Viva Seifert Actor, musician How intense was the shoot?
It was awkward, hard, cold and strange. Exactly what it should have been. You know, that’s my [character’s] situation, so I think that helped. For the last one, we did that in a different room. And I sit down and go, “Oh, this is a nice new room, isn’t it?” It was bigger, and it was warmer, and I could really relax getting into it – basically doing my confession.
What about the guitar scene? Did you prompt that, or was it in there from the beginning?
I don’t know that it was there from the beginning, but Sam shot me an email saying, ‘Can you play guitar?’ I said, ‘Well, I’m not really a great guitar player. I can play drums.’ And he was like, ‘Hmm. I don’t know it’s going to work so well in the police station if you get out your drums and start singing.’ I said, ‘Well, I can play a guitar, so what did you have in mind?’ And he sent me the murder ballad. He changed the words; I changed the chords. We just made it work for both of us, basically. But, once again, he didn’t even hear me play it [beforehand]. I played it twice, and he was filming both of them.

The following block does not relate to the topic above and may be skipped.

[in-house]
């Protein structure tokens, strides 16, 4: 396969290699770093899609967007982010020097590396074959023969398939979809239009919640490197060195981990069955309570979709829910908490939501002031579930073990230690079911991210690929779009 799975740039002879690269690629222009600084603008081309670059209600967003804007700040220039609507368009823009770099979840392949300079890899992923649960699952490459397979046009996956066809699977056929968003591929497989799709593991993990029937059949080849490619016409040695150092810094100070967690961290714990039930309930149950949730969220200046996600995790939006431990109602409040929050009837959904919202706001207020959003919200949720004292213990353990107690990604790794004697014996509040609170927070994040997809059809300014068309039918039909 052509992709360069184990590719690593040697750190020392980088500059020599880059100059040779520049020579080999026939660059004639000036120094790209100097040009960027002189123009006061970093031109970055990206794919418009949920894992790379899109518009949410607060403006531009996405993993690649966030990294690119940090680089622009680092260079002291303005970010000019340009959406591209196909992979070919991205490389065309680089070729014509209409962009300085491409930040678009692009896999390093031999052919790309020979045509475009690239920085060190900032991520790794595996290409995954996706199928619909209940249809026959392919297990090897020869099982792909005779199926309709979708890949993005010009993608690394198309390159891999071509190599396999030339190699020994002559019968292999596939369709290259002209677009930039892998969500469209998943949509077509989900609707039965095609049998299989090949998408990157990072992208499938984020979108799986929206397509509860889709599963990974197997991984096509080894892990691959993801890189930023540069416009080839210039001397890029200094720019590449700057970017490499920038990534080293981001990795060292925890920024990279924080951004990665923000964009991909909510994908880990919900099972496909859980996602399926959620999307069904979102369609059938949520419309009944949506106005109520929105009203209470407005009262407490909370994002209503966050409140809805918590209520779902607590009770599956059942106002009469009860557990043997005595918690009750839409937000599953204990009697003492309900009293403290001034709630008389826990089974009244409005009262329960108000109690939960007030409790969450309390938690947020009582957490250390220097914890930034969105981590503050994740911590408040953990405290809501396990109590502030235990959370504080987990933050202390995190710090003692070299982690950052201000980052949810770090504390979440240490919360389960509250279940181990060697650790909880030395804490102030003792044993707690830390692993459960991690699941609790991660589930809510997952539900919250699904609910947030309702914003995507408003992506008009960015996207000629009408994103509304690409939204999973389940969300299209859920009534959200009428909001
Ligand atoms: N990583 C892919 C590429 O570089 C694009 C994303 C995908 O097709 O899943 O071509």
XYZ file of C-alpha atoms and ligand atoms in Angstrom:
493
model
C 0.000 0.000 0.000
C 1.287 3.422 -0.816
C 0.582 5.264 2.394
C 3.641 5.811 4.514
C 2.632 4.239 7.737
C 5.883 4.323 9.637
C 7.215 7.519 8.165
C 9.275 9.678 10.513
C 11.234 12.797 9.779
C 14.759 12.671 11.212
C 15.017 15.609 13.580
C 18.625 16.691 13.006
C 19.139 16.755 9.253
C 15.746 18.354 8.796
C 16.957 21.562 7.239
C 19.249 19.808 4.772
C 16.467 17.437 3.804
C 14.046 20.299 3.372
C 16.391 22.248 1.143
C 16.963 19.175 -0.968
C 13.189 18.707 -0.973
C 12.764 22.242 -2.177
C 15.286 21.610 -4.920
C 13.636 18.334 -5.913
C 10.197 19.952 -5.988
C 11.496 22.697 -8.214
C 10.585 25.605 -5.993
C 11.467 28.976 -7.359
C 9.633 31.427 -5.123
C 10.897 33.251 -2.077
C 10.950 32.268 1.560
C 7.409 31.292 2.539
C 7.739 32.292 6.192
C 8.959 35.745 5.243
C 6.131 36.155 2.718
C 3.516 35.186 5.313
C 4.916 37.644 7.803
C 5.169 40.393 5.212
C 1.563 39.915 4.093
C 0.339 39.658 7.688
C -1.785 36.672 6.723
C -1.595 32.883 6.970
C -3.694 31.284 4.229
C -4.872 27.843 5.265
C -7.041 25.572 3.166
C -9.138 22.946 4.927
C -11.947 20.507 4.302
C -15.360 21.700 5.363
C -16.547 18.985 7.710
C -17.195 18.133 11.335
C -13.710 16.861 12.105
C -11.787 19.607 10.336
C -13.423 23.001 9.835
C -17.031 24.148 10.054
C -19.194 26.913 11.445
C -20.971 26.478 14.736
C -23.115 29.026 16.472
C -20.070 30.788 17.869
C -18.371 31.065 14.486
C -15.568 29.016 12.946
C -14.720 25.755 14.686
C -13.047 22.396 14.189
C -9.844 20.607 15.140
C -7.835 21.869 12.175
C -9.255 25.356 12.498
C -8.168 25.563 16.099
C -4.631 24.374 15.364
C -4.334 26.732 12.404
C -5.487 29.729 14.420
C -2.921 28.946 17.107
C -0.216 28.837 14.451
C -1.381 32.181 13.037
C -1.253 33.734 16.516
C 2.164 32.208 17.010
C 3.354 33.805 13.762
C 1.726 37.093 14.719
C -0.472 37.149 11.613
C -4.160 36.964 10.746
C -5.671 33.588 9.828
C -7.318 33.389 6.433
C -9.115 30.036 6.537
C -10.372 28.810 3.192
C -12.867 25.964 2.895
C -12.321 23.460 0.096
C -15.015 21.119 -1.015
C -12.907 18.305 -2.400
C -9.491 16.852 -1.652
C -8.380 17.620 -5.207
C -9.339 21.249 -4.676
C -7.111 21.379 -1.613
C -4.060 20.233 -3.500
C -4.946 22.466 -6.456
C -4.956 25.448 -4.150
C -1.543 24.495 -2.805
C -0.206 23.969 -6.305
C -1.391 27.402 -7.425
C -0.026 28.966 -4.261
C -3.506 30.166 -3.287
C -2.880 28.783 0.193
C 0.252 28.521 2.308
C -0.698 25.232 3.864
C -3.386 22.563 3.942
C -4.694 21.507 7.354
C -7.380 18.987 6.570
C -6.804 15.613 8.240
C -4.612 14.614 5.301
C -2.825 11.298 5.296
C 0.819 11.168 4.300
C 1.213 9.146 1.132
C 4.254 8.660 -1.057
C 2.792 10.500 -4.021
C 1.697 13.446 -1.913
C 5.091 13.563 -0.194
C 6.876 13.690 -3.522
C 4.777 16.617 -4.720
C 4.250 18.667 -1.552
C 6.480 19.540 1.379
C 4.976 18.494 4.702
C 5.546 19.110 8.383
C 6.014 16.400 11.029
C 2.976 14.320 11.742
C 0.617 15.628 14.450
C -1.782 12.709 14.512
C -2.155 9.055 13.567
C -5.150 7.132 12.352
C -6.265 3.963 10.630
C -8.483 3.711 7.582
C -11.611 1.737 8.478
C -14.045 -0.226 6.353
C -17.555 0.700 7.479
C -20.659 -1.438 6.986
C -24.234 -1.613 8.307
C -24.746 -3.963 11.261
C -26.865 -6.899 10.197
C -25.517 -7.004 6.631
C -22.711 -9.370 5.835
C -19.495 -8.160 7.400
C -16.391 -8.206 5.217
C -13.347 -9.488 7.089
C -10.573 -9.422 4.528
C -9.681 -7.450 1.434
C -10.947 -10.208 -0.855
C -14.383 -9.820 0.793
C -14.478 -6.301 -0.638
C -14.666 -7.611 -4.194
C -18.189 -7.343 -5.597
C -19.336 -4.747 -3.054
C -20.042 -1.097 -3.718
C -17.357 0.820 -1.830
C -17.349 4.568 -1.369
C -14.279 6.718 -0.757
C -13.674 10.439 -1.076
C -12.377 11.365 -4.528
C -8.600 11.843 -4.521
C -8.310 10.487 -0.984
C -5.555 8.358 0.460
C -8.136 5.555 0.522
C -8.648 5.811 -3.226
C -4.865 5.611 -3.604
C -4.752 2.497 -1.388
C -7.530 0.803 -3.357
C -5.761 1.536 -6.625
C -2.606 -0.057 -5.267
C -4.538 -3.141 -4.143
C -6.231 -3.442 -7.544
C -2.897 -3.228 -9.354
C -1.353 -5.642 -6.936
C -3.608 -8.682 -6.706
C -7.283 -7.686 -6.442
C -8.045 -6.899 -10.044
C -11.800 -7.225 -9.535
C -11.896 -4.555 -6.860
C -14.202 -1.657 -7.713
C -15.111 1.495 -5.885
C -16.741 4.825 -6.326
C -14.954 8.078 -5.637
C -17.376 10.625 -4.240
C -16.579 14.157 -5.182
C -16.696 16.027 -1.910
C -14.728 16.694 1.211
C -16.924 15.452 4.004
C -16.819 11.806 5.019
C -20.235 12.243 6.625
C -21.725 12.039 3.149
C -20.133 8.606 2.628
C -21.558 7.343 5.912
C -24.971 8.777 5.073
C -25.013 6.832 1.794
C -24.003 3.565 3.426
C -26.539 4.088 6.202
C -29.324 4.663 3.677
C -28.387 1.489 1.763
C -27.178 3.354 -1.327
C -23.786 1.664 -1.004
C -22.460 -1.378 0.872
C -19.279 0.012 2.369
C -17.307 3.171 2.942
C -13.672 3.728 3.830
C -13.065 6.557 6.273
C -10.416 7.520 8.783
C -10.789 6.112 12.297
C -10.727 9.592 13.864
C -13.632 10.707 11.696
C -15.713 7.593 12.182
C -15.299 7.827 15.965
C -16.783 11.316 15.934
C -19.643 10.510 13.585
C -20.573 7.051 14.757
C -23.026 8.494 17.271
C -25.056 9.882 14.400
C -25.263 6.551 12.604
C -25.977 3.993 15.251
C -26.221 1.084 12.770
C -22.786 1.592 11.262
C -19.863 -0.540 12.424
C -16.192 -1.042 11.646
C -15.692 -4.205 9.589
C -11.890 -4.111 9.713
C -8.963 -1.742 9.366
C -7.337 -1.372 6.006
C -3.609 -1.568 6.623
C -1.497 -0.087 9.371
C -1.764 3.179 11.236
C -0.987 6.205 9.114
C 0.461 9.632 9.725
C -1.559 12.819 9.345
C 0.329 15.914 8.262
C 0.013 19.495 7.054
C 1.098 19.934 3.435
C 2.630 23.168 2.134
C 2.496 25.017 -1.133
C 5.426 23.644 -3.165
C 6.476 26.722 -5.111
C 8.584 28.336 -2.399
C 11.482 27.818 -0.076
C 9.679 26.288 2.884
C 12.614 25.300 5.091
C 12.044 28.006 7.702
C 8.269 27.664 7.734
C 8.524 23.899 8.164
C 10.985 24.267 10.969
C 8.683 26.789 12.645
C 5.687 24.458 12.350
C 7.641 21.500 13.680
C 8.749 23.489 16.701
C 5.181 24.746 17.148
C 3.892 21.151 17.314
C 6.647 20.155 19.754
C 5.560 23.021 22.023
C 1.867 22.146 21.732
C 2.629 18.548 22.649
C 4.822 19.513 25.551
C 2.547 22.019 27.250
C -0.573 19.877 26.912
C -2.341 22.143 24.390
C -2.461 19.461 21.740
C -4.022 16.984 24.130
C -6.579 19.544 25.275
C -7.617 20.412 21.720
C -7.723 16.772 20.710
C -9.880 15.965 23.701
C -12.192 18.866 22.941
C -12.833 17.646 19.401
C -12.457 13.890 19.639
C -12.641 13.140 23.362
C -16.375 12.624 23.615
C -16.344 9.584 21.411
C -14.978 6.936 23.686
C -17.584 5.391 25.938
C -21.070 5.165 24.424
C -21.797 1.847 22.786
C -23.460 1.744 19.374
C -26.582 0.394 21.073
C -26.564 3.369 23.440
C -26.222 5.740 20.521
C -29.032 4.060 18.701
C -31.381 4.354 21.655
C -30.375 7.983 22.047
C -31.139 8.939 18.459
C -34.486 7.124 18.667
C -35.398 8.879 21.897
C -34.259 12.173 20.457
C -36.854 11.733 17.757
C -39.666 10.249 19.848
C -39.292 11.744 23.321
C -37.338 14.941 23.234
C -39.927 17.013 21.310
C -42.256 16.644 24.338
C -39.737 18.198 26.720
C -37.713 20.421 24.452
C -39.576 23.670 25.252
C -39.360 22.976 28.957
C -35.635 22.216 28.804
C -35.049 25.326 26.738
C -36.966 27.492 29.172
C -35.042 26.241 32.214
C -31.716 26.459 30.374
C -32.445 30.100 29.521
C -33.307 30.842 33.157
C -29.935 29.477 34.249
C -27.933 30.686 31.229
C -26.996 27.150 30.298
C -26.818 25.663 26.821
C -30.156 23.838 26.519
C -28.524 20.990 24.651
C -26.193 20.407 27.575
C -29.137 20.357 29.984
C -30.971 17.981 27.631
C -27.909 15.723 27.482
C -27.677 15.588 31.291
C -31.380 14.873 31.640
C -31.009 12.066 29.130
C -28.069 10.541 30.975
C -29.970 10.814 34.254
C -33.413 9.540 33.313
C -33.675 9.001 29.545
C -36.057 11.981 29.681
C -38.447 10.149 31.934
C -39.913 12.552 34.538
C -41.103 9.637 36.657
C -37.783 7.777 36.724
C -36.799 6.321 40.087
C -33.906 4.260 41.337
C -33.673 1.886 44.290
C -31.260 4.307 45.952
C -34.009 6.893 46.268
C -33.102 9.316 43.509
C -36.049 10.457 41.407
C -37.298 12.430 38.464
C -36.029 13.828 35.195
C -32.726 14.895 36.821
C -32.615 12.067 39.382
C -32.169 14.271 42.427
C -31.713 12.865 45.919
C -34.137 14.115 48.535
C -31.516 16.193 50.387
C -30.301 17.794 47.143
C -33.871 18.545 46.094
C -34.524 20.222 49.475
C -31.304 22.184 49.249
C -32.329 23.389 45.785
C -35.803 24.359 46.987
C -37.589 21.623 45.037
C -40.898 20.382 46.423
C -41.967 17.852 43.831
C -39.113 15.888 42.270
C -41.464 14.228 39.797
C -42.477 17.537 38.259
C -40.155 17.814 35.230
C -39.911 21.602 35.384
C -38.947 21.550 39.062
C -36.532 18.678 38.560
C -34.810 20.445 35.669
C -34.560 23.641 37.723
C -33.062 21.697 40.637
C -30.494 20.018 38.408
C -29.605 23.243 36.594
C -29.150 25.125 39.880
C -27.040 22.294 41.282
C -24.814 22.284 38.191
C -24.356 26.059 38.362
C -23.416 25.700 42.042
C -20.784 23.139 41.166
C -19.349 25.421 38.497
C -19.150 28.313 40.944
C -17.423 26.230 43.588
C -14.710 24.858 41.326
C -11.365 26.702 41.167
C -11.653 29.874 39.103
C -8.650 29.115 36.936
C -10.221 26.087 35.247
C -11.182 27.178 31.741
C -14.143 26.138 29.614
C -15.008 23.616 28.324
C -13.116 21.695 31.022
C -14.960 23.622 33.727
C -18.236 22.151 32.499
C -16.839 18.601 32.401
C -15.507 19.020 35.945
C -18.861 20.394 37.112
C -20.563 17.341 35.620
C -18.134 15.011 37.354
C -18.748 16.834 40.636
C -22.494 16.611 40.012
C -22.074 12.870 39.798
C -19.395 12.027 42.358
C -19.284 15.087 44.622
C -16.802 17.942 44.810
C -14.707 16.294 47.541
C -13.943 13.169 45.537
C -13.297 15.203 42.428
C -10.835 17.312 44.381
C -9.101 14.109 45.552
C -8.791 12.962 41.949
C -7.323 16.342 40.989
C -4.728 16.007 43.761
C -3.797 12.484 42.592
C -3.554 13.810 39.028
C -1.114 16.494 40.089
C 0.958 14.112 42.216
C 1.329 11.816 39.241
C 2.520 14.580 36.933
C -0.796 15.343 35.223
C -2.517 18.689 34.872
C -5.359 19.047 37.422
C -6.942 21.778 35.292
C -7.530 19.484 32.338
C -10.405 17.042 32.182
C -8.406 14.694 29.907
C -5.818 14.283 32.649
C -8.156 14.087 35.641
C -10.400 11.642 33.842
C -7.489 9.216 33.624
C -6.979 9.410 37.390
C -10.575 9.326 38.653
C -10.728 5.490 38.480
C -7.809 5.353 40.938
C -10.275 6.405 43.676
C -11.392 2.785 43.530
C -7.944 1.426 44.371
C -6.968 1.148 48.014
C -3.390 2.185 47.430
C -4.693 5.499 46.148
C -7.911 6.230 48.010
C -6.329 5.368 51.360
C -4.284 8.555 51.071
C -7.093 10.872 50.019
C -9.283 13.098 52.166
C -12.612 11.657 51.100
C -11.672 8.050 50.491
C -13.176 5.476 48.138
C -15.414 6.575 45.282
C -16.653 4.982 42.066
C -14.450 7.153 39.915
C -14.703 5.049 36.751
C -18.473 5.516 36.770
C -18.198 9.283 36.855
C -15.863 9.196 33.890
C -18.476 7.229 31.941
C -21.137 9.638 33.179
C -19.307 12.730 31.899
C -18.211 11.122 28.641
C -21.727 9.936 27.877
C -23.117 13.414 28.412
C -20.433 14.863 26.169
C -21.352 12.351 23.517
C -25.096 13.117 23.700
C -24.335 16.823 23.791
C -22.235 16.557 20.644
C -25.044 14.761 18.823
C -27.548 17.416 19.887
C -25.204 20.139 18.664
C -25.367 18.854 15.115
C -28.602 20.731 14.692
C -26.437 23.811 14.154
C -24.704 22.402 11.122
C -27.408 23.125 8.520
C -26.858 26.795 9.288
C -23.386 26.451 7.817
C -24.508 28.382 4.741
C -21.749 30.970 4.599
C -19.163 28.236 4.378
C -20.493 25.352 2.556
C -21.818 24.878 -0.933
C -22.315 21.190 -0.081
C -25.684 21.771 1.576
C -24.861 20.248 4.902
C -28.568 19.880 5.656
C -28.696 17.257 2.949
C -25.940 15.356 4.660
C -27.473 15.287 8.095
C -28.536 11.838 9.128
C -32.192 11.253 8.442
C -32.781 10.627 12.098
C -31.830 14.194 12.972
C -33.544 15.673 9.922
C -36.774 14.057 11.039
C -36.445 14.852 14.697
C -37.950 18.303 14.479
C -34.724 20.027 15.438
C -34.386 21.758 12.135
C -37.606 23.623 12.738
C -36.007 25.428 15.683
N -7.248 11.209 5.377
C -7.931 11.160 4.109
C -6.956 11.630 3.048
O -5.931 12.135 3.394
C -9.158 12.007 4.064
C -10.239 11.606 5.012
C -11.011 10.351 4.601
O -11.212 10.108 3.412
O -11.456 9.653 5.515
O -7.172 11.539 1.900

How about your acting choices? Were you guided much there?
Sam guided me at the beginning, but as soon as he said “Action!” it was up to me to just go and interpret. And we’d worked together before, so he kind of trusted me, and knows what I do. But we were very much against the clock. We did finish. After the end of the week’s filming, we both said, ‘OK, now we’re ready to film. That should have been our rehearsal.’ But I suppose that’s also something that’s quite nice, because it’s a raw and fresh performance.